Forced to move in with her eccentric father (Jason Sudeikis) following the death of her mother, Mary Katherine (Amanda Seyfried), now MK, finds that he is still obsessing over tiny people he believes to inhabit the woods. While out looking for the family dog one evening, MK crosses paths with the queen of the forest, who has been left for dead following a vicious attack by the villainous Boggans. The encounter leaves her shrunken and bequeathed with the queen’s dormant powers. Together with Leafmen Ronin (Colin Farrell) and Nod (Josh Hutcherson, who is apparently a man now), MK must protect the powerful magics from the Boggans’ leader, Mandrake (Christoph Waltz), if they are to save the forest and she is to return to full size.

The latest film from Blue Sky Studios, the animation house behind such inferior fare as Ice Age and RioEpic was never going to be the most anticipated children’s movie of 2013. Admittedly, the Ice Age series has remained a school holiday staple at the box office, but while it may continue to make money the films themselves have proceeded to deteriorate in quality.

Epic does little to suggest that the studio might be looking to change its business model: the cast have once again been selected for profile over ability, the themes are simplistic and derivative, and the score is a mere afterthought of little stand-alone merit. While Pixar, DreamWorks and Studio Ghibli continue to hone their craft, Blue Sky by comparison appear stuck in their ways, reluctant to aim higher than what is absolutely necessary to turn a profit.

And yet, there is something about Epic that almost works. Loosely based on The Leaf Men and the Brave Good Bugs, a children’s book by William Joyce, the man behind DreamWorks Animation’s Rise of the Guardians and Disney’s Meet The Robinsons, Epic certainly had a more illustrious start than most. Although undoubtedly reminiscent of FernGully (aka Avatar on the ground), the set-up is strong and the world surprisingly well drawn.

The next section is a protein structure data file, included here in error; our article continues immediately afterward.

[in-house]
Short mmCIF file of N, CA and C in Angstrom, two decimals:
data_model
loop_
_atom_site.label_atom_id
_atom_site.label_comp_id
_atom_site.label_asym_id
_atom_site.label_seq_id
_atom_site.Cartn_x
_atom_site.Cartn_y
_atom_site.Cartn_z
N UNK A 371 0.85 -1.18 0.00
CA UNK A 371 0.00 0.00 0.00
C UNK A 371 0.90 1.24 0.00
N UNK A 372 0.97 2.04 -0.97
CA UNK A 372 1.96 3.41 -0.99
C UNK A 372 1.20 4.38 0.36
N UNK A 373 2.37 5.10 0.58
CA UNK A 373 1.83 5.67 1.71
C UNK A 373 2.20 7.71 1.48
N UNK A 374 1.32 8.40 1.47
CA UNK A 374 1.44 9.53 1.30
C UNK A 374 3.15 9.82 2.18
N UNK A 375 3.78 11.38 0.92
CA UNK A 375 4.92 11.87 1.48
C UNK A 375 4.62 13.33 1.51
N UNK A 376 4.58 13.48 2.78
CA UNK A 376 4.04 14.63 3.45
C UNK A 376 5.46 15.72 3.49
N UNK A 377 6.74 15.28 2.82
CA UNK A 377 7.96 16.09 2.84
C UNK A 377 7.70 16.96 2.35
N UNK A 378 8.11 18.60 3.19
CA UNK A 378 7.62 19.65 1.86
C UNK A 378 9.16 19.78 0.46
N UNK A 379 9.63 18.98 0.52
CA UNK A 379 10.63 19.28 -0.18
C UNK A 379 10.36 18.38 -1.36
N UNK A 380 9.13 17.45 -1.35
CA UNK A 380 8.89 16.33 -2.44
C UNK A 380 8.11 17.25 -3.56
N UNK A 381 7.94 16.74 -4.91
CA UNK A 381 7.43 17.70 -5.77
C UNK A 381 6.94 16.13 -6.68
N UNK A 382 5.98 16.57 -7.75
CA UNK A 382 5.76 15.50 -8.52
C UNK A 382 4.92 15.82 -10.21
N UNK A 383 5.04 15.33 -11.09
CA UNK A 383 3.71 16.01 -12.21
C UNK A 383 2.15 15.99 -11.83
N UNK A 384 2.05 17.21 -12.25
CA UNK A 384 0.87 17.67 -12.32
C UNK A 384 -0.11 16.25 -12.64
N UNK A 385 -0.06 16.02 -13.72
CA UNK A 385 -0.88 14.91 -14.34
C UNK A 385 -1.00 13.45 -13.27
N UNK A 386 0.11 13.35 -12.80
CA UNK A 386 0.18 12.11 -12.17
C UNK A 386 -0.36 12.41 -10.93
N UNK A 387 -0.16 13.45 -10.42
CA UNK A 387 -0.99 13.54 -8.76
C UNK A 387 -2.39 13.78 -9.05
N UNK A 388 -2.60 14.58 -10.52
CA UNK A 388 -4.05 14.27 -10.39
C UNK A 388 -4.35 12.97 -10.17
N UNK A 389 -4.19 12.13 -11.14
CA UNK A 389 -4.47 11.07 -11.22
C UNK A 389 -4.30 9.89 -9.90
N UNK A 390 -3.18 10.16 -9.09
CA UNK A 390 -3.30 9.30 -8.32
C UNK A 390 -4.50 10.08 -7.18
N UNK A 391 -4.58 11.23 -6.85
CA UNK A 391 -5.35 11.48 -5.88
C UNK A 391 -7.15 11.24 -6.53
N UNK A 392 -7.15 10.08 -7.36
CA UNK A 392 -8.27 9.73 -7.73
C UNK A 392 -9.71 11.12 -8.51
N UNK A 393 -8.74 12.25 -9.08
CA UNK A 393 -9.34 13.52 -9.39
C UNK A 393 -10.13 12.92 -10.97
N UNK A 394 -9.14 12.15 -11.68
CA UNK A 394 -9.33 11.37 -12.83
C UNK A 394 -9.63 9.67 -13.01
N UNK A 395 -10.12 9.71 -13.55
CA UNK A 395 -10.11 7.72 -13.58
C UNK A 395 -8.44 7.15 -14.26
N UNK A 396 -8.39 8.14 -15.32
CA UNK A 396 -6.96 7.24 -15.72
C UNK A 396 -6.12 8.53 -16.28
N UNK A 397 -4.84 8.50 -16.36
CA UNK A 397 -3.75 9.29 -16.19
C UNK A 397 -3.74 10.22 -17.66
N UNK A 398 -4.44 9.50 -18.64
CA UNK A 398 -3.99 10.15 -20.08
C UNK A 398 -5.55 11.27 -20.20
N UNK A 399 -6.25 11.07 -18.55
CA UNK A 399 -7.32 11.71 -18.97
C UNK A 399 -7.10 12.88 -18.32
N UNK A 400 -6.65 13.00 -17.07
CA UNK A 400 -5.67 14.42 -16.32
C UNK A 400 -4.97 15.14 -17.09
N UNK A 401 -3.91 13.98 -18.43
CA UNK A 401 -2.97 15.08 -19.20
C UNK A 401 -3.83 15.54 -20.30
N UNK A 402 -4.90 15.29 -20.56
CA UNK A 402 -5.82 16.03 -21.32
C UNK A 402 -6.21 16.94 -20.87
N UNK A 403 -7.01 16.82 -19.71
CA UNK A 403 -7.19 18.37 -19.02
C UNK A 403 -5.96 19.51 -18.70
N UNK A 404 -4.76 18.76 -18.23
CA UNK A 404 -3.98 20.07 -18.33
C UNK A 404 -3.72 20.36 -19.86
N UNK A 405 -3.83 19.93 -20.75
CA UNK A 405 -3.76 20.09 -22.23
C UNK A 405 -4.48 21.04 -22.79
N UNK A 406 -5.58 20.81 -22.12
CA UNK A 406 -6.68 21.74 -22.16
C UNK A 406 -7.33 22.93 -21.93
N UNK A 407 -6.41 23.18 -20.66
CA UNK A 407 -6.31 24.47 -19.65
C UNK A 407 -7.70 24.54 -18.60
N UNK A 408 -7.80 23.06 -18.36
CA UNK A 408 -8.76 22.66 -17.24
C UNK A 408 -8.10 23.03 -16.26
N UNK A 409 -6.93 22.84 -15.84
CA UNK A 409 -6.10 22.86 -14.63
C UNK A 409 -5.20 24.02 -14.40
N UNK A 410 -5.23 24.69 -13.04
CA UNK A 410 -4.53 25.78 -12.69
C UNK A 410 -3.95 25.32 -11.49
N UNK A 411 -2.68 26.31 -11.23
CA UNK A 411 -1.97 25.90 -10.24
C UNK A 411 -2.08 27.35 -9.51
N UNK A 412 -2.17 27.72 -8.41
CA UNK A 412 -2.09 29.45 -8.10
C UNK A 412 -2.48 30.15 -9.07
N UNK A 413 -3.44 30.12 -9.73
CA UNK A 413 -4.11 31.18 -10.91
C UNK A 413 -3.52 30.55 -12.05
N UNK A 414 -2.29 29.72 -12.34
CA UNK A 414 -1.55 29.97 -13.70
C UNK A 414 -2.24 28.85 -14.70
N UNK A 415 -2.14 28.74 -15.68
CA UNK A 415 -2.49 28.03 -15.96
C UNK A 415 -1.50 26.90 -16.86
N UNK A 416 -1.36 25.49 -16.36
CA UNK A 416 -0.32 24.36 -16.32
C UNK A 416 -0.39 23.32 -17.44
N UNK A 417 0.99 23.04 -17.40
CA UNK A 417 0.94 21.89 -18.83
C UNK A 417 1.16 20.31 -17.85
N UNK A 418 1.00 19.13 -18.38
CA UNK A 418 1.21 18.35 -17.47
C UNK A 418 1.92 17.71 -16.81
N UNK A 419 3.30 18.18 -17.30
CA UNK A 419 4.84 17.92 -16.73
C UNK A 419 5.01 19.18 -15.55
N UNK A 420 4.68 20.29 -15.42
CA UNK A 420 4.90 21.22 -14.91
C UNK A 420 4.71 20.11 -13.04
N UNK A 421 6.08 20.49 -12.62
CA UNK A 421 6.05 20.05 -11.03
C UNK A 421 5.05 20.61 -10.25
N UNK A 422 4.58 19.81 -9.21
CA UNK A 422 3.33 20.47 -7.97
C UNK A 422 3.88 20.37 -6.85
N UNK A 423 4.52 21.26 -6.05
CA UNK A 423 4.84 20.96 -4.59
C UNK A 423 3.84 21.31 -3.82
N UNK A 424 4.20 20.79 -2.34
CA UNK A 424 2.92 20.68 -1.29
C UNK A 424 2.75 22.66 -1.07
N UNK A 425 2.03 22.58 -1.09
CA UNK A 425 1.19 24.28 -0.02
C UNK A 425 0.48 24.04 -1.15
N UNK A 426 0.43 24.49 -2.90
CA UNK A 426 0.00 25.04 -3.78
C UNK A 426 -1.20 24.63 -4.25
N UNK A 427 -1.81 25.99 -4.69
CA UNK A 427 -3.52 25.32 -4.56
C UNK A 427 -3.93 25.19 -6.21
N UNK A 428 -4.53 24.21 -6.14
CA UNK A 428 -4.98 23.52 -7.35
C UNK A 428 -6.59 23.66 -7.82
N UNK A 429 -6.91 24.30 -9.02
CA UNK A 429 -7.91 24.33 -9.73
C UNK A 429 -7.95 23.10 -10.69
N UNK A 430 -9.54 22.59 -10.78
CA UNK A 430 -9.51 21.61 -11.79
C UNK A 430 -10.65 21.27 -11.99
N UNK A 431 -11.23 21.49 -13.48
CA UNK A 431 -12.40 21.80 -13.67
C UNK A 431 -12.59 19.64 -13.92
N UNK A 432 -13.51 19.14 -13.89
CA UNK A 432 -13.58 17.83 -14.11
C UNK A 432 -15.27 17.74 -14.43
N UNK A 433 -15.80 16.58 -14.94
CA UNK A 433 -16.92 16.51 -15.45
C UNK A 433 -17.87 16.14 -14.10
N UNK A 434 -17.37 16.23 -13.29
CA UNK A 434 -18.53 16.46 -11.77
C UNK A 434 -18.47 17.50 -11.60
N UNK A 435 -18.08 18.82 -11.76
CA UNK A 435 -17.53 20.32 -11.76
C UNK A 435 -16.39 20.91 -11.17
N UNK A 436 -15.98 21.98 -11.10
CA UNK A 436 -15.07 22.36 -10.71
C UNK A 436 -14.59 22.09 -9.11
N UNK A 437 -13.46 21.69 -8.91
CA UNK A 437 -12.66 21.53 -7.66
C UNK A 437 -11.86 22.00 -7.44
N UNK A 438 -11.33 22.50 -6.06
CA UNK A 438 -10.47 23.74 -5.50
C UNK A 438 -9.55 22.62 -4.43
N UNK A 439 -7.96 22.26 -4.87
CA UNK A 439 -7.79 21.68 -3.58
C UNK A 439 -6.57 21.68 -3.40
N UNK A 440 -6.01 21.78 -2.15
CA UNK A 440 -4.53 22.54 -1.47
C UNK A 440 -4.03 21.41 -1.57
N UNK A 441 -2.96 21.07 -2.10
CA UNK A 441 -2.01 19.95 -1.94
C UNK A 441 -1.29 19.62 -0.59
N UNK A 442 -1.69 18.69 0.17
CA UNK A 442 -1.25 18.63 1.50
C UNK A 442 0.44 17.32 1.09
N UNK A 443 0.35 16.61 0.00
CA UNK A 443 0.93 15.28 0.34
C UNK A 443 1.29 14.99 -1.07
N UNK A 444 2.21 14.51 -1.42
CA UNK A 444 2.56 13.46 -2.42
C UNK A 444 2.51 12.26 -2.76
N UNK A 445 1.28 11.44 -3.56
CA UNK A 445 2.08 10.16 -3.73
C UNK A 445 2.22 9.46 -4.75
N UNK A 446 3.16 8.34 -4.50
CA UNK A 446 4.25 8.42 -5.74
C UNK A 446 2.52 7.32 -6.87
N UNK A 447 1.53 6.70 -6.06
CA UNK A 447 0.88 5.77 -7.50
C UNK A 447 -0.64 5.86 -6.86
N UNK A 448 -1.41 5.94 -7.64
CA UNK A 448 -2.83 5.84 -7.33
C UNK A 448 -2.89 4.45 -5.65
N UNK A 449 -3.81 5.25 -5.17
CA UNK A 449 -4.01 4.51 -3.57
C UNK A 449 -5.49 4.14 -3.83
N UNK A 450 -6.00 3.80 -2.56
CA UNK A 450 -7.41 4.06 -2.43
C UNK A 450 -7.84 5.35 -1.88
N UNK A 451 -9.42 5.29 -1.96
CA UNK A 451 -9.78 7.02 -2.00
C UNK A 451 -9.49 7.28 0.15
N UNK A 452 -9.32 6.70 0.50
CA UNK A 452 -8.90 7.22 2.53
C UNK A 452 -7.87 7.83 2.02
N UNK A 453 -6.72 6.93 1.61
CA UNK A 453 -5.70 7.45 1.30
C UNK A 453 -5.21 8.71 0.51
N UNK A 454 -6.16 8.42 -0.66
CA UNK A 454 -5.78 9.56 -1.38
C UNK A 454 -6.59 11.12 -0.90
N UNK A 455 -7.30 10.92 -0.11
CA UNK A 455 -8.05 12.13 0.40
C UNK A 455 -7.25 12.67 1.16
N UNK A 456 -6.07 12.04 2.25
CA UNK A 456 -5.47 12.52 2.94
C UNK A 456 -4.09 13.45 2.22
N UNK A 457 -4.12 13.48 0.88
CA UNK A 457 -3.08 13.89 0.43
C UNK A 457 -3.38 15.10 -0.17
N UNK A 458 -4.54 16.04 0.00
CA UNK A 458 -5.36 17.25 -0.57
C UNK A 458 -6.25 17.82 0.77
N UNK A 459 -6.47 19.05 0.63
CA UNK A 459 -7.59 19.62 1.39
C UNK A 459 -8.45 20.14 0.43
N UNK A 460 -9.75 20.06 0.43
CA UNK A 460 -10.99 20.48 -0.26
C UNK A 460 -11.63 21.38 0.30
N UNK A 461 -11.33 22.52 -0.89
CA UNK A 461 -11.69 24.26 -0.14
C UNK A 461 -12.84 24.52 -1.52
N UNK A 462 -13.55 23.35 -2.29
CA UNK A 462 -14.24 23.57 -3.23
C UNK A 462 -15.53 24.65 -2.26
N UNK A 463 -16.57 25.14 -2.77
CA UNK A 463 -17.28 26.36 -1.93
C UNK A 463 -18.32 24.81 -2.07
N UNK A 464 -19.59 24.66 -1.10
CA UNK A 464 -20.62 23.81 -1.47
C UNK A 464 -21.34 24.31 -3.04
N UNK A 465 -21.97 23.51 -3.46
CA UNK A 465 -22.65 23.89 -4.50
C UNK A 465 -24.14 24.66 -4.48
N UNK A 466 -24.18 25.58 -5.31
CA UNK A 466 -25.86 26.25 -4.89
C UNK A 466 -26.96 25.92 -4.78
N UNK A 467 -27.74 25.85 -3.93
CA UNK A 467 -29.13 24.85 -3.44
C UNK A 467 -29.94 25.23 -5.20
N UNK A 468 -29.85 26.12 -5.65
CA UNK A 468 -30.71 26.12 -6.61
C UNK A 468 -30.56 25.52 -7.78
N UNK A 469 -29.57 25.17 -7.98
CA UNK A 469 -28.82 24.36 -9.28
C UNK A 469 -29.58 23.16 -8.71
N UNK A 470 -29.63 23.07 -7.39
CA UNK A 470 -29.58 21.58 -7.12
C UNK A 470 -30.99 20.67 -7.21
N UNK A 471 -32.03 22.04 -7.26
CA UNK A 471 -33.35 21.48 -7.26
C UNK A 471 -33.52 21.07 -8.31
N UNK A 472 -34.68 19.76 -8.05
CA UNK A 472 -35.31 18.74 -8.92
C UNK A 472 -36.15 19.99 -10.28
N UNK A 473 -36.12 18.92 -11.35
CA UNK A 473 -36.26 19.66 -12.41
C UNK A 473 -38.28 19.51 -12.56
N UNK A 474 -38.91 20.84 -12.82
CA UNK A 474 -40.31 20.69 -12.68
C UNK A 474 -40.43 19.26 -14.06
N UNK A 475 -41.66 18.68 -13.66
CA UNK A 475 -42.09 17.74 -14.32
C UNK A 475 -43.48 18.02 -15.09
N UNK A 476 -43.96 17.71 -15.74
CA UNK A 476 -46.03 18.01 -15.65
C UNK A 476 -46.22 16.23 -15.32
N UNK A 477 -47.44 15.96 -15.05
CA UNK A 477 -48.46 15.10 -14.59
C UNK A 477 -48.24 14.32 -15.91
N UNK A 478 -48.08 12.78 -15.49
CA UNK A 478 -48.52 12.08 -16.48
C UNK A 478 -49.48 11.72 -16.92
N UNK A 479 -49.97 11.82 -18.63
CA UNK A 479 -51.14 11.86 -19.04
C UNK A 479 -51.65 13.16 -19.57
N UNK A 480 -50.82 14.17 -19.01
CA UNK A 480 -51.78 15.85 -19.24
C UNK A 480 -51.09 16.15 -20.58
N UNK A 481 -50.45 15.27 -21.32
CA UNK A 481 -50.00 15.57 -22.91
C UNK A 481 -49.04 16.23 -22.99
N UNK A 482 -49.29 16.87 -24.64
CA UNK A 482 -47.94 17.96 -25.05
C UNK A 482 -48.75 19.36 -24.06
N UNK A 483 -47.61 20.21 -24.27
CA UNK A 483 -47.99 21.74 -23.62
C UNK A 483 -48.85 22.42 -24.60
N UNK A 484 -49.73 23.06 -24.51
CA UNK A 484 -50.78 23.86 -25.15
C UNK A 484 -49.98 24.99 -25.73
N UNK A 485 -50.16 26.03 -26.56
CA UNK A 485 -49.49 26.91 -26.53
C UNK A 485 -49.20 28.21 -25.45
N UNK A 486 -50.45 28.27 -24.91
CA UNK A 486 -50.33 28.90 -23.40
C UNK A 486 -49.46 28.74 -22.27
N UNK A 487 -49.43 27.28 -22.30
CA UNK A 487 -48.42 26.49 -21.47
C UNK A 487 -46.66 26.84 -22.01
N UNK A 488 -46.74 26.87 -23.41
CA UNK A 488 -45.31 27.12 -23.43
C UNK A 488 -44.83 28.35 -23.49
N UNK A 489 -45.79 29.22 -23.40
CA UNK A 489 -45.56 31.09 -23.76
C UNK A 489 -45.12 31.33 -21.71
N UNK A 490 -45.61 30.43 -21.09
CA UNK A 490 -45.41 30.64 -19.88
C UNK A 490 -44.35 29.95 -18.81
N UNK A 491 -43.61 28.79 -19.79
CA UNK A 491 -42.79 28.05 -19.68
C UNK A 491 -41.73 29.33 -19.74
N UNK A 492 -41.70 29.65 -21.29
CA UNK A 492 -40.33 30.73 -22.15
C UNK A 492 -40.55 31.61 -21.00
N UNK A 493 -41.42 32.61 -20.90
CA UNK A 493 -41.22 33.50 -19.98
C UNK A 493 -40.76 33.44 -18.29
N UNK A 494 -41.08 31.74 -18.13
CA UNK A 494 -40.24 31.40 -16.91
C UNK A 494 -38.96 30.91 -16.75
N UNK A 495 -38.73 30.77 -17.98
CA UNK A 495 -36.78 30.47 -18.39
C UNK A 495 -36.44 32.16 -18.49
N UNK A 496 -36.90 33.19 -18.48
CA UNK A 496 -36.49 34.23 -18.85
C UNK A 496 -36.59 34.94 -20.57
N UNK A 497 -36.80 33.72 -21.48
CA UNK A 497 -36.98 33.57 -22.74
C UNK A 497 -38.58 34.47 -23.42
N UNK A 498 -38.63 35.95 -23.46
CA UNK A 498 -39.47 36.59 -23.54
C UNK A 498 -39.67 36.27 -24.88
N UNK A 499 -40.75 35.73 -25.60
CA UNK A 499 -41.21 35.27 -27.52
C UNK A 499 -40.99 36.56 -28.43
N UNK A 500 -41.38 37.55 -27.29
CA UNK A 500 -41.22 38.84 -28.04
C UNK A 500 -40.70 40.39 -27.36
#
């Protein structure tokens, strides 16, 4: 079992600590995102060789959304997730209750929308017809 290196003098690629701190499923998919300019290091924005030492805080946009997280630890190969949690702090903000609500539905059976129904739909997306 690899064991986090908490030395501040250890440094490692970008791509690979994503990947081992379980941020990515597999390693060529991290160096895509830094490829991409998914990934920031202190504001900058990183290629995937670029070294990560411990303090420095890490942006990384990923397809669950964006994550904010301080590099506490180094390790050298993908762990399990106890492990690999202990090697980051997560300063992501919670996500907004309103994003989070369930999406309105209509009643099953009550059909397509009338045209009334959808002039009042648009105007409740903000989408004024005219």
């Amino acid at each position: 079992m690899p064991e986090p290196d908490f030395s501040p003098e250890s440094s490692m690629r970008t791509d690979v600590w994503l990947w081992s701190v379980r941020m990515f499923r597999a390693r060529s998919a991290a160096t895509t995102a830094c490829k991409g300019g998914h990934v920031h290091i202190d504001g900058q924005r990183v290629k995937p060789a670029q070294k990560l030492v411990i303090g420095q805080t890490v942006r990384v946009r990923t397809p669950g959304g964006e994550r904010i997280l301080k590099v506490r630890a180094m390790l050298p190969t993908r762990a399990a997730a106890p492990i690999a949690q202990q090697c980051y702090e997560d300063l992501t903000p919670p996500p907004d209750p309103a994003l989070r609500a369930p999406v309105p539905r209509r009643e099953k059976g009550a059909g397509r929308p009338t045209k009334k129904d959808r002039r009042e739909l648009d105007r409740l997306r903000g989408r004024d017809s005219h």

Where the film really succeeds is in its 3D animation. Featuring a number of aerial battles and playing constantly with proportions, Epic plays to the format’s strengths. In one stand-out sequence, MK and Nod (who, it must be said, bears a striking resemblance to Tangled‘s Flynn Rider) encounter a deer in the woods. As the majestic animal emerges from the trees, back-lit by soft sunlight, it’s impossible not to be somewhat enchanted.

Sadly, the film’s characters are not quite as arresting as its scenery. So much time is spent trying to identify the famous celebrities behind the various voices that you forget to make a note of anyone’s intent. Beyoncé makes absolutely no impression as the unimaginatively named Queen Tara (the same is true of Aerosmith frontman Steve Tyler), while Colin Farrell and Christoph Waltz merely play animated variants of their usual live-action personas. Unexpectedly, it is Amanda Seyfried who makes the biggest impression, the animators collaborating on possibly her finest performance yet.

A passable, if still somewhat perfunctory animated children’s film, Epic is entertaining enough to pass a couple of hours on a never-ending school holiday. Sweet-natured and really quite stunning in places, the film carries a nice message of inter-connectivity and acceptance, and (thanks to Chris O’Dowd’s steadfast snail) even has a few good gags to boot.

About The Author